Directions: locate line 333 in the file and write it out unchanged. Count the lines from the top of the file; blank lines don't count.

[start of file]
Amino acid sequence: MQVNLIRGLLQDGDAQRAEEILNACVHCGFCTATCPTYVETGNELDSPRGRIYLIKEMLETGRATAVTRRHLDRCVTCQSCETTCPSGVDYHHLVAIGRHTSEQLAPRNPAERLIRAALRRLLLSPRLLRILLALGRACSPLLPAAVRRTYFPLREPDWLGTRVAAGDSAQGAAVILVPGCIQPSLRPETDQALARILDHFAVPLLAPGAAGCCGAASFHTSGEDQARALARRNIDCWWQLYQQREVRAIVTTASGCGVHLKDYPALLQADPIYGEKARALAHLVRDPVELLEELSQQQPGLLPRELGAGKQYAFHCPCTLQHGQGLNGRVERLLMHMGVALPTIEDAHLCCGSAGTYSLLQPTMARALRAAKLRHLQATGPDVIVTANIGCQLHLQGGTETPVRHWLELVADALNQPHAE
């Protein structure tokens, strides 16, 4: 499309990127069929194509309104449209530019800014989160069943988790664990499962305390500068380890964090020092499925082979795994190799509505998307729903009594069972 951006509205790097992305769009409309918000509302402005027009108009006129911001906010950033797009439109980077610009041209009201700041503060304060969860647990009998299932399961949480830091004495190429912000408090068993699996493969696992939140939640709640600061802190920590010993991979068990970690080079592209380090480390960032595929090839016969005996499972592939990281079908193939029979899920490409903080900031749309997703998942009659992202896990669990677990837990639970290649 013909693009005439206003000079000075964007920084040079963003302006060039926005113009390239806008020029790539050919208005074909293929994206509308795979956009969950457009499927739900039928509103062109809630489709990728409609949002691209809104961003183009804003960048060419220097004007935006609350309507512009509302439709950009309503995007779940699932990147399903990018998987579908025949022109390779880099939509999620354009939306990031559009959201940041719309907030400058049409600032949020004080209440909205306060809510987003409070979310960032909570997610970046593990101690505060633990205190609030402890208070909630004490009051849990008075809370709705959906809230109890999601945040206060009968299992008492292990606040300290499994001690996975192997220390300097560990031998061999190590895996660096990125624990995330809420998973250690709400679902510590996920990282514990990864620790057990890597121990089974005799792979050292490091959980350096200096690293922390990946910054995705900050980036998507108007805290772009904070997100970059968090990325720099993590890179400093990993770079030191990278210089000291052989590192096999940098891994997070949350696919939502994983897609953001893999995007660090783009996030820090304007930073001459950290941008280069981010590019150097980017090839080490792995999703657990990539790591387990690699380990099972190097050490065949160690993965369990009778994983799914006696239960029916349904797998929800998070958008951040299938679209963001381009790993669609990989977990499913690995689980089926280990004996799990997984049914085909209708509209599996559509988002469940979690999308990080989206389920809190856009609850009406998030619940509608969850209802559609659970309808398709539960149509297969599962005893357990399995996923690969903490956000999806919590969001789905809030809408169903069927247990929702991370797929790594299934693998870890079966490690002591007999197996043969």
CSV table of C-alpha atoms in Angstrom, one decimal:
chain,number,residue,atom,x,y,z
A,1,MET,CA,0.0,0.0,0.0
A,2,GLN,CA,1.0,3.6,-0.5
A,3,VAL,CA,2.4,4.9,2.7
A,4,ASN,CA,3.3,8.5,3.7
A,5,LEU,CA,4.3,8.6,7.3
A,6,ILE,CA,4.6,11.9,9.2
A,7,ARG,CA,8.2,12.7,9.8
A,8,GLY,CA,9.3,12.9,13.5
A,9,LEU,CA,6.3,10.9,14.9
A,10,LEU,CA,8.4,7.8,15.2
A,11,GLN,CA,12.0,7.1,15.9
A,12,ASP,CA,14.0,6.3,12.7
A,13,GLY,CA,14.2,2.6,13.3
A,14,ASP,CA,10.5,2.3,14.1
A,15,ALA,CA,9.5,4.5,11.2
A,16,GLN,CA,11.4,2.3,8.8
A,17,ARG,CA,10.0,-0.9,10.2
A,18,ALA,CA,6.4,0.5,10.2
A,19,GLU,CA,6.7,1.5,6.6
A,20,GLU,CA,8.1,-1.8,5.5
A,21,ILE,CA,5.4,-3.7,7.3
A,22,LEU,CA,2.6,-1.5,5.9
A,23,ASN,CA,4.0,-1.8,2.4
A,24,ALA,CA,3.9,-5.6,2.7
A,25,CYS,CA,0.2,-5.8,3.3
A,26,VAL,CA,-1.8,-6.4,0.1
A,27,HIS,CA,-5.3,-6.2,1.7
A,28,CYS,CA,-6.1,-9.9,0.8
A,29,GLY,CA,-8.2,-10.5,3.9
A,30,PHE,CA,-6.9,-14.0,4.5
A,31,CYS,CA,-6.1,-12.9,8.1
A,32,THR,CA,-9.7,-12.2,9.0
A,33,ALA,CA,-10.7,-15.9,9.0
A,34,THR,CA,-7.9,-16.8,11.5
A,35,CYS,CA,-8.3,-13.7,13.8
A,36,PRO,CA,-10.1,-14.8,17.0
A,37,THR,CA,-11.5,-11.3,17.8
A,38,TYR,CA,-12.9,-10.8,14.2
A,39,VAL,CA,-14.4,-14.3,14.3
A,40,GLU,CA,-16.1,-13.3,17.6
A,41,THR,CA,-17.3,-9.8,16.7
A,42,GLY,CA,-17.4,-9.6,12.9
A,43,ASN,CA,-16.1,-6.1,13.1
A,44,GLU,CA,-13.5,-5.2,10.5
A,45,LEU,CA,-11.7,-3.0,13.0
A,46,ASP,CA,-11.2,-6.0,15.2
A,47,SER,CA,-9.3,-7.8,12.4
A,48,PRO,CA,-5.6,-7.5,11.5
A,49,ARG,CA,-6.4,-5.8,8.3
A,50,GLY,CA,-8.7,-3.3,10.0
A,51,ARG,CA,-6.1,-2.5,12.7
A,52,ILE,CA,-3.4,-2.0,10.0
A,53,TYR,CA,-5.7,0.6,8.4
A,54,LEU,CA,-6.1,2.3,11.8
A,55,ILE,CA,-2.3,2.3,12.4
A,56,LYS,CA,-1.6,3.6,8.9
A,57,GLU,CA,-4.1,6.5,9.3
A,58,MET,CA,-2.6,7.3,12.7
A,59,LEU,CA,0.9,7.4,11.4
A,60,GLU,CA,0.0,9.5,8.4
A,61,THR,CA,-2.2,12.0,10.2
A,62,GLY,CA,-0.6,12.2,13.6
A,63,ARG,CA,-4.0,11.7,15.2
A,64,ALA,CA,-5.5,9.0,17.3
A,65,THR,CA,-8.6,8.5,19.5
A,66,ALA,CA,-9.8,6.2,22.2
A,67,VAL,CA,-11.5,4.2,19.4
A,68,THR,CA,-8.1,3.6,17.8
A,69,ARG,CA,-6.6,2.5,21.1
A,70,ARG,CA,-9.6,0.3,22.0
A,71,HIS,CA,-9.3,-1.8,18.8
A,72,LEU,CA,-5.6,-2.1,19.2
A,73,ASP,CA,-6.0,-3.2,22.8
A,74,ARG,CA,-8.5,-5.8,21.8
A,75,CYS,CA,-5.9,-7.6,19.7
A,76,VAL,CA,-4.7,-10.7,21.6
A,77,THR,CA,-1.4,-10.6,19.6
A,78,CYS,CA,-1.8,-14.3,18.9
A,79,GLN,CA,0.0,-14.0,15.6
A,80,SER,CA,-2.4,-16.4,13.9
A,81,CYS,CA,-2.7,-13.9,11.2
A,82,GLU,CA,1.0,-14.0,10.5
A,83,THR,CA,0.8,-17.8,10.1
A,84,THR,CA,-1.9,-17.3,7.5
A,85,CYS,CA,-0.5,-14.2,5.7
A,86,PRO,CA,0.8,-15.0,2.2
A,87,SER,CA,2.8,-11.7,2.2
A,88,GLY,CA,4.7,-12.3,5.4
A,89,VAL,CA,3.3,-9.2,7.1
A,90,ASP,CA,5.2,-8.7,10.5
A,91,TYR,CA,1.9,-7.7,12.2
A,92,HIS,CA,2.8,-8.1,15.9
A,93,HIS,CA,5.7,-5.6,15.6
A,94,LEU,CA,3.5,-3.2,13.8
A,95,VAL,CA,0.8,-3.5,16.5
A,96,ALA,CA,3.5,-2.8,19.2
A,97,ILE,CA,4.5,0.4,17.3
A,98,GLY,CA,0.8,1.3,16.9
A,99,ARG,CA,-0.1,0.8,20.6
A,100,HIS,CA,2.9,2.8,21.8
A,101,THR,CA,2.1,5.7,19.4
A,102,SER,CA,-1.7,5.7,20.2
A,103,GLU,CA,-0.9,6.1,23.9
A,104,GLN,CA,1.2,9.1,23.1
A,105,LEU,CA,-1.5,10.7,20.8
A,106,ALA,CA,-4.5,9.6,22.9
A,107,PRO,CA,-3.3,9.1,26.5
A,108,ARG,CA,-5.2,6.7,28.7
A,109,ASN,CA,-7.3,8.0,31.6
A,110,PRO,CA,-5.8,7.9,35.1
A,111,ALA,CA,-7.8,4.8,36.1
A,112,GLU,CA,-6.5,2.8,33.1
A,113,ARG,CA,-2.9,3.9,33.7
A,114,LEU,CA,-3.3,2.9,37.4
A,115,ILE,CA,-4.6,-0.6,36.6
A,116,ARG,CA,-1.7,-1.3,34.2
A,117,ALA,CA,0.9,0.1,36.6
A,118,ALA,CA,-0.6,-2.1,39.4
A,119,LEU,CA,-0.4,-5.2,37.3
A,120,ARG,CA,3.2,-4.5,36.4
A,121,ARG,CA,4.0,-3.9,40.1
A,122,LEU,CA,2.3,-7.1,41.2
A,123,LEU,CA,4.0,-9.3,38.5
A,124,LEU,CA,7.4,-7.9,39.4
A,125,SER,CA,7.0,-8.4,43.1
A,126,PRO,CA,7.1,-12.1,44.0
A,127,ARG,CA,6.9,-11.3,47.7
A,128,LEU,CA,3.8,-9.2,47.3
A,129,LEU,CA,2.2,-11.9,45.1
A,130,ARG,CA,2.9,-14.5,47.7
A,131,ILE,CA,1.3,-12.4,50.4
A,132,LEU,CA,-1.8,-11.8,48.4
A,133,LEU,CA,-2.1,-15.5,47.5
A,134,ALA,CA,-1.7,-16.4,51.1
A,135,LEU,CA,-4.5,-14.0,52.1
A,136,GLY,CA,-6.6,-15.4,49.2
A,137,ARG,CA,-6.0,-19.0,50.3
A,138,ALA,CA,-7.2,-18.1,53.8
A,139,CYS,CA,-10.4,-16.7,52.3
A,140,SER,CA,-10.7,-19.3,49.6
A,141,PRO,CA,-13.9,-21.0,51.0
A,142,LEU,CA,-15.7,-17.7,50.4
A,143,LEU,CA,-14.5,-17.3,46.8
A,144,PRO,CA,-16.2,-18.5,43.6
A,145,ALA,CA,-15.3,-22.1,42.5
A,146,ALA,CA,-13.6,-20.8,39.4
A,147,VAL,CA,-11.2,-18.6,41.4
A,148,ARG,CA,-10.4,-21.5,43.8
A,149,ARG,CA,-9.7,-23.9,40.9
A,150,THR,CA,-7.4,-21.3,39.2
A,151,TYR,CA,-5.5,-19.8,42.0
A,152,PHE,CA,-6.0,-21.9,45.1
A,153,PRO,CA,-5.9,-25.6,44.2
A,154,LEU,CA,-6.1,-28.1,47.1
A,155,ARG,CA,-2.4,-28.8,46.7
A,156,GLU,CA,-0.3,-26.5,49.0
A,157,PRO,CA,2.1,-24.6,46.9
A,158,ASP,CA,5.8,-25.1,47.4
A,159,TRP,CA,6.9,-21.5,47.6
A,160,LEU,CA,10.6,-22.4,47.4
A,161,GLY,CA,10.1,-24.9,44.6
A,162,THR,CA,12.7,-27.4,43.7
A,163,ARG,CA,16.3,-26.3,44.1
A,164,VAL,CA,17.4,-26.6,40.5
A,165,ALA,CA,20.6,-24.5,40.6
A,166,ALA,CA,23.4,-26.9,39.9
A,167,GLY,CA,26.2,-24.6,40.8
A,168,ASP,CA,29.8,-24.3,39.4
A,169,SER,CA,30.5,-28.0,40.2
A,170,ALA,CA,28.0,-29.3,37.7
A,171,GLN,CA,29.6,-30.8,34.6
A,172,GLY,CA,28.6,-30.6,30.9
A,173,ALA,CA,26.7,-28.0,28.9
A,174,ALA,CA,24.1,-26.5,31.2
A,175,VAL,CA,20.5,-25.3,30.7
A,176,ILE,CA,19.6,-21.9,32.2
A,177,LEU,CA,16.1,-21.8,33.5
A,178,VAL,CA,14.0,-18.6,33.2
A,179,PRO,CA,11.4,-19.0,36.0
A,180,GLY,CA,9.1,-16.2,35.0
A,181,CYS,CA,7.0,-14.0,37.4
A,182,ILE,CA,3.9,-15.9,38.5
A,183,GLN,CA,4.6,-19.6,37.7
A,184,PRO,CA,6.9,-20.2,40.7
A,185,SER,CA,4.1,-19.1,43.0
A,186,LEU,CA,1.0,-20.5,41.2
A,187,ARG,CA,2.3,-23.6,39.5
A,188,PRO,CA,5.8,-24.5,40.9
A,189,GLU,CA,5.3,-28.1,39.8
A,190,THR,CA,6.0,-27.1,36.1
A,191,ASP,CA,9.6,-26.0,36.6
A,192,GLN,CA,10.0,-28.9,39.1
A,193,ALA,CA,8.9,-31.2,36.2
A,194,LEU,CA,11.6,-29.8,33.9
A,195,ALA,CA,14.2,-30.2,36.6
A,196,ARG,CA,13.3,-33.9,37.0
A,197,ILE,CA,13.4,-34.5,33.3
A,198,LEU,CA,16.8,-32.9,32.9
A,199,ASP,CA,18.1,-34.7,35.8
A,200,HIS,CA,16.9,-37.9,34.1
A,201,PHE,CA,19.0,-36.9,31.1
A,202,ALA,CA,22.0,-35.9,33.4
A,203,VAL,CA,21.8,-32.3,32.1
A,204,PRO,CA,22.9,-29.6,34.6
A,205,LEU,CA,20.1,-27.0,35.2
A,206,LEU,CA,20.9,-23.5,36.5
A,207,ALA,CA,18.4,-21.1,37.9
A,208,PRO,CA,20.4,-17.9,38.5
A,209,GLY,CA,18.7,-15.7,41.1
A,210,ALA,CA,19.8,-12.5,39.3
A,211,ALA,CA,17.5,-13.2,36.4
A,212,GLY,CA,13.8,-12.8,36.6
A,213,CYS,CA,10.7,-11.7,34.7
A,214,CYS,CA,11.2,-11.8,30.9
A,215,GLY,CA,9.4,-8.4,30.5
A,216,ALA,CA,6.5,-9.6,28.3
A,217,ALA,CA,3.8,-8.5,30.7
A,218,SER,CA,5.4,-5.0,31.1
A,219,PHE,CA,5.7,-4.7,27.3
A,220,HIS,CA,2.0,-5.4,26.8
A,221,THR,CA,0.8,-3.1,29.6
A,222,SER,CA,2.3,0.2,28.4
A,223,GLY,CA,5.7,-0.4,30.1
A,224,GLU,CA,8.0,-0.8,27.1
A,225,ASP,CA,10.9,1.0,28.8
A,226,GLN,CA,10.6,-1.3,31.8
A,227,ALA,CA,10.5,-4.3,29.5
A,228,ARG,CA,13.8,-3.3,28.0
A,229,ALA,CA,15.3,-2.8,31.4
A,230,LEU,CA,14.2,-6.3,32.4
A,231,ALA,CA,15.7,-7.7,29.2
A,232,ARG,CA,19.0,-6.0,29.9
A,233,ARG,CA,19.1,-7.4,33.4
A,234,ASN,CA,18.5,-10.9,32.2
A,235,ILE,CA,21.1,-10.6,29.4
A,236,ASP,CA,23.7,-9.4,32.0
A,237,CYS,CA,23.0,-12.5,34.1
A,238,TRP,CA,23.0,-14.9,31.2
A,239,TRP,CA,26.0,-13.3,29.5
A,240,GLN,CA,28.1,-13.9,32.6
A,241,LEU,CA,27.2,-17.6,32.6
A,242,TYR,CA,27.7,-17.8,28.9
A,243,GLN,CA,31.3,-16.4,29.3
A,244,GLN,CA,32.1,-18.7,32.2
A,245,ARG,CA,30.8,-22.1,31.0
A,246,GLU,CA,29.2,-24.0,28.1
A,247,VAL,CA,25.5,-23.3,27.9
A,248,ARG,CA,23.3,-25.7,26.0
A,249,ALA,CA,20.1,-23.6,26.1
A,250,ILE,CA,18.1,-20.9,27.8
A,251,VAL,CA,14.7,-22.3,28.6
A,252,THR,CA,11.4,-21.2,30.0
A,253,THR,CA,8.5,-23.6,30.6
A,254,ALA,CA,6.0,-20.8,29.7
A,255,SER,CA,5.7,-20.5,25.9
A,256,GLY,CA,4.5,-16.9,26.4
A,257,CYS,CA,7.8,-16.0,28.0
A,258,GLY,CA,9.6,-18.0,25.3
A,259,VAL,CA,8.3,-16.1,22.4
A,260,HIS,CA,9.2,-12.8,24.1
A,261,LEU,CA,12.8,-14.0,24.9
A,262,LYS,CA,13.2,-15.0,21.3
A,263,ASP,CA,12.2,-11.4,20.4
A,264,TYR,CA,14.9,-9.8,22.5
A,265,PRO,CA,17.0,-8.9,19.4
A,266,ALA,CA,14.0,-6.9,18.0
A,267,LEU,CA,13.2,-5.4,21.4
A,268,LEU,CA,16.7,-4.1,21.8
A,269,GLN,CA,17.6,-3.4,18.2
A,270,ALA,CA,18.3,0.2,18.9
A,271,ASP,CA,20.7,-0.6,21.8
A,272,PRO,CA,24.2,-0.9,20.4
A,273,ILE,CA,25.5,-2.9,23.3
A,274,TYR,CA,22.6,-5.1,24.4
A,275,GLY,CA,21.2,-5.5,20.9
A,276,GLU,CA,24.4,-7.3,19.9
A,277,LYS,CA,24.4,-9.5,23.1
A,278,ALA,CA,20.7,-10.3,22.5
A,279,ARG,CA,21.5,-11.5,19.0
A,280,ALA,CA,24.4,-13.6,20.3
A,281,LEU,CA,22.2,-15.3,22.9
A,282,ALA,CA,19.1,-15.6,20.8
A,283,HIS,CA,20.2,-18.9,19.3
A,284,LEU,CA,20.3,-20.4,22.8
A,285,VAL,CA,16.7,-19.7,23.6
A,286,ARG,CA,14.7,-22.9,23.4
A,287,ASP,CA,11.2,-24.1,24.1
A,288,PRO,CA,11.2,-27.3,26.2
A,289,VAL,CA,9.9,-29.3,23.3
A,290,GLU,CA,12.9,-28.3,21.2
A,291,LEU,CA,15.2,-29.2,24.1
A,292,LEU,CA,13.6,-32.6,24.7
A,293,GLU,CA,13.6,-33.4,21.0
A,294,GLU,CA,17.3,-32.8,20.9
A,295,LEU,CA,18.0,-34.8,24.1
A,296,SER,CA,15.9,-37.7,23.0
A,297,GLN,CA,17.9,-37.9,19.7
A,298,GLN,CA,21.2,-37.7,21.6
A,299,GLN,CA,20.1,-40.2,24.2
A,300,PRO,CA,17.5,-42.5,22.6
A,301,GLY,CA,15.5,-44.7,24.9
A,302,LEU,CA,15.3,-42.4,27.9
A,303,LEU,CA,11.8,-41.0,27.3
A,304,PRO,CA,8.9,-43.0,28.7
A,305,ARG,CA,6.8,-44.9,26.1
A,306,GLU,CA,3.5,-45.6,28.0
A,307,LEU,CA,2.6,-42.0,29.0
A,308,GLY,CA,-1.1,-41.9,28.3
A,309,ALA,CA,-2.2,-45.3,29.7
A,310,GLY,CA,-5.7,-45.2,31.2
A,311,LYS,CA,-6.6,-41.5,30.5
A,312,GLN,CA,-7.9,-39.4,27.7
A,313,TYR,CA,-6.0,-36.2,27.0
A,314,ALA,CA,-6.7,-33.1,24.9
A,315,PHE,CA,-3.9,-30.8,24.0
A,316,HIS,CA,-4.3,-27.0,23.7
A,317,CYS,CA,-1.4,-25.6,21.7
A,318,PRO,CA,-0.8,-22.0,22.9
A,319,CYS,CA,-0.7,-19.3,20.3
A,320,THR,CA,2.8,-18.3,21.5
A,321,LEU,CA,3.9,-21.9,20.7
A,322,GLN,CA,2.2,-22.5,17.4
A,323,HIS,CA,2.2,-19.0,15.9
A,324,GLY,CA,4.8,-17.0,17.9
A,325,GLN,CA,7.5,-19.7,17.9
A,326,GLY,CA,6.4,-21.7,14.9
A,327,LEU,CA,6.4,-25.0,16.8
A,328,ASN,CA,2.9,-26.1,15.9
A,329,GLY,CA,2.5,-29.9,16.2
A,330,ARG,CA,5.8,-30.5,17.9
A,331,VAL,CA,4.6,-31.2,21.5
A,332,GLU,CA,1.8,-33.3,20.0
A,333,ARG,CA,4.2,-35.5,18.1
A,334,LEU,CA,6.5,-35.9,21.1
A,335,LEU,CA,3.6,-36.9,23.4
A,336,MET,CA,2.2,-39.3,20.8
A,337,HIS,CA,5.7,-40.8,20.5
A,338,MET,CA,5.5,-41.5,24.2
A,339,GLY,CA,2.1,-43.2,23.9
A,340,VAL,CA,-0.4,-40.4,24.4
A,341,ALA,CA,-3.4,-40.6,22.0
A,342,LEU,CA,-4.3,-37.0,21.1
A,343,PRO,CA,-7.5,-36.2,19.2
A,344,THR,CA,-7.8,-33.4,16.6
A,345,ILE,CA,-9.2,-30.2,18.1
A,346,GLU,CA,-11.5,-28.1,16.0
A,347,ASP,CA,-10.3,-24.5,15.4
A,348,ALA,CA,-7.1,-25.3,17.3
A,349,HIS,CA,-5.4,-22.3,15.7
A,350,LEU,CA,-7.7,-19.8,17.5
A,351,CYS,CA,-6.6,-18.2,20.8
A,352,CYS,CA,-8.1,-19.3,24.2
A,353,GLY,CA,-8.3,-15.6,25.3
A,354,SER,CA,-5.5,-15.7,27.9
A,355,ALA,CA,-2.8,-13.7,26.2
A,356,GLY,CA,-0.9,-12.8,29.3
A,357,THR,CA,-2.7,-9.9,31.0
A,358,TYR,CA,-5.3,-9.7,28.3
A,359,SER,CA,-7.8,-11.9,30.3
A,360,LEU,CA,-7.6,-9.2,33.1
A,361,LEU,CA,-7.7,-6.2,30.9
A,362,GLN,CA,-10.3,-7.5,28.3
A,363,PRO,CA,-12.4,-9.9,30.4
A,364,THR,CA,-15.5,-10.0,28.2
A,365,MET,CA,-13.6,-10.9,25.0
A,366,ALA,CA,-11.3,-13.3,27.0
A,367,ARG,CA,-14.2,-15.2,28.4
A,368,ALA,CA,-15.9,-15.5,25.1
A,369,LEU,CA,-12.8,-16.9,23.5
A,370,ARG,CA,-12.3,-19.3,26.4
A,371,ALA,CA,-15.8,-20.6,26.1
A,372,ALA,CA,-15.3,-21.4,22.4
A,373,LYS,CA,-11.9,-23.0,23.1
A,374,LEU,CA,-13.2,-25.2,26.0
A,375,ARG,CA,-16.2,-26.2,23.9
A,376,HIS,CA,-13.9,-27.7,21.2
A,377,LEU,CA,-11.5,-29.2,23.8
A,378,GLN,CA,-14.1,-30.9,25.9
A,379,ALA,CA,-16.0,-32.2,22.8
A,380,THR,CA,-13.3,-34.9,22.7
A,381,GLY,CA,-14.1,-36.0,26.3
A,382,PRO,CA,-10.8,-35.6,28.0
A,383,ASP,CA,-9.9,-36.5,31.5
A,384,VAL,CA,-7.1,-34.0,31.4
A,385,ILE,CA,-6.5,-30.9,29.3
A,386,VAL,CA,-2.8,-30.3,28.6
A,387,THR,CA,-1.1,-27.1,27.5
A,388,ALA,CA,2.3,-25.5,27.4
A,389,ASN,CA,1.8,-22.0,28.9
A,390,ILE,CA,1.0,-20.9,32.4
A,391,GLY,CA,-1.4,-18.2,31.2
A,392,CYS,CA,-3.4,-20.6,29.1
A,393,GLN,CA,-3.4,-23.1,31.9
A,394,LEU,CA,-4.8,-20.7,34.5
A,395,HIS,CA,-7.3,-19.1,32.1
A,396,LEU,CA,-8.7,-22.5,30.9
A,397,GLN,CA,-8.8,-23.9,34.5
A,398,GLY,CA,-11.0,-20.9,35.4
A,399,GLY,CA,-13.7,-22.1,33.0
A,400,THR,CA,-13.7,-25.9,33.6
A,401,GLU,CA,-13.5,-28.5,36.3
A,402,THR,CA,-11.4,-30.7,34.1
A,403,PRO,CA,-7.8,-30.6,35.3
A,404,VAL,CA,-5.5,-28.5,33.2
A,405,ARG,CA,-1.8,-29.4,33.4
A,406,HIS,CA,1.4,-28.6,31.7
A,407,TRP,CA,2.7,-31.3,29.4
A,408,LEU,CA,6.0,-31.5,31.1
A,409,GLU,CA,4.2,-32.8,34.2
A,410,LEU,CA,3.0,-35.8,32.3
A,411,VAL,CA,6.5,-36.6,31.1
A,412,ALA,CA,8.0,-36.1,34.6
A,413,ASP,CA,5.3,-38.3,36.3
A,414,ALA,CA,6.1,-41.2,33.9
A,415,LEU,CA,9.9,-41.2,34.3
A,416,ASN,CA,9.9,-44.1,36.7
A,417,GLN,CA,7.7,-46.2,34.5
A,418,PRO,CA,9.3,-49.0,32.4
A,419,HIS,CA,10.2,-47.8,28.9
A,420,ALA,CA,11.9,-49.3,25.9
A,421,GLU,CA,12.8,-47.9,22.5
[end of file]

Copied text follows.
A,329,GLY,CA,2.5,-29.9,16.2